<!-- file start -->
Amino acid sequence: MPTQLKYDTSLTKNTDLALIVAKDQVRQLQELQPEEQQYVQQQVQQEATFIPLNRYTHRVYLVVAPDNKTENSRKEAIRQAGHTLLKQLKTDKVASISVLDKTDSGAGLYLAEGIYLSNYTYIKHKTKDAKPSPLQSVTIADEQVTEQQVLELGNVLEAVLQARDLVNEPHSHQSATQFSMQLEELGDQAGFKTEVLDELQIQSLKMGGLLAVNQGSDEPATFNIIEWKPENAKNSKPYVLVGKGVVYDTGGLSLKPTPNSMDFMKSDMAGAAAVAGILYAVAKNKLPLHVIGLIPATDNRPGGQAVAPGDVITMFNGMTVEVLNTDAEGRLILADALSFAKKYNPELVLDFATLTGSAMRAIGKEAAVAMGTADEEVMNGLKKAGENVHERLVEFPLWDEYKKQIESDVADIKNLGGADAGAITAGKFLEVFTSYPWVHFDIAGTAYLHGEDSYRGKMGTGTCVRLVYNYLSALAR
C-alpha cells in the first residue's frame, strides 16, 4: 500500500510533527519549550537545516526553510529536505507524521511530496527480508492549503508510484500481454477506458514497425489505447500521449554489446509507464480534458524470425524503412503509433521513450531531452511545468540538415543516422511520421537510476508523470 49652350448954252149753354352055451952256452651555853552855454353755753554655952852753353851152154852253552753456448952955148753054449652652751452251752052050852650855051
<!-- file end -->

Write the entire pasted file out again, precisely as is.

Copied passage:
Amino acid sequence: MPTQLKYDTSLTKNTDLALIVAKDQVRQLQELQPEEQQYVQQQVQQEATFIPLNRYTHRVYLVVAPDNKTENSRKEAIRQAGHTLLKQLKTDKVASISVLDKTDSGAGLYLAEGIYLSNYTYIKHKTKDAKPSPLQSVTIADEQVTEQQVLELGNVLEAVLQARDLVNEPHSHQSATQFSMQLEELGDQAGFKTEVLDELQIQSLKMGGLLAVNQGSDEPATFNIIEWKPENAKNSKPYVLVGKGVVYDTGGLSLKPTPNSMDFMKSDMAGAAAVAGILYAVAKNKLPLHVIGLIPATDNRPGGQAVAPGDVITMFNGMTVEVLNTDAEGRLILADALSFAKKYNPELVLDFATLTGSAMRAIGKEAAVAMGTADEEVMNGLKKAGENVHERLVEFPLWDEYKKQIESDVADIKNLGGADAGAITAGKFLEVFTSYPWVHFDIAGTAYLHGEDSYRGKMGTGTCVRLVYNYLSALAR
C-alpha cells in the first residue's frame, strides 16, 4: 500500500510533527519549550537545516526553510529536505507524521511530496527480508492549503508510484500481454477506458514497425489505447500521449554489446509507464480534458524470425524503412503509433521513450531531452511545468540538415543516422511520421537510476508523470 49652350448954252149753354352055451952256452651555853552855454353755753554655952852753353851152154852253552753456448952955148753054449652652751452251752052050852650855051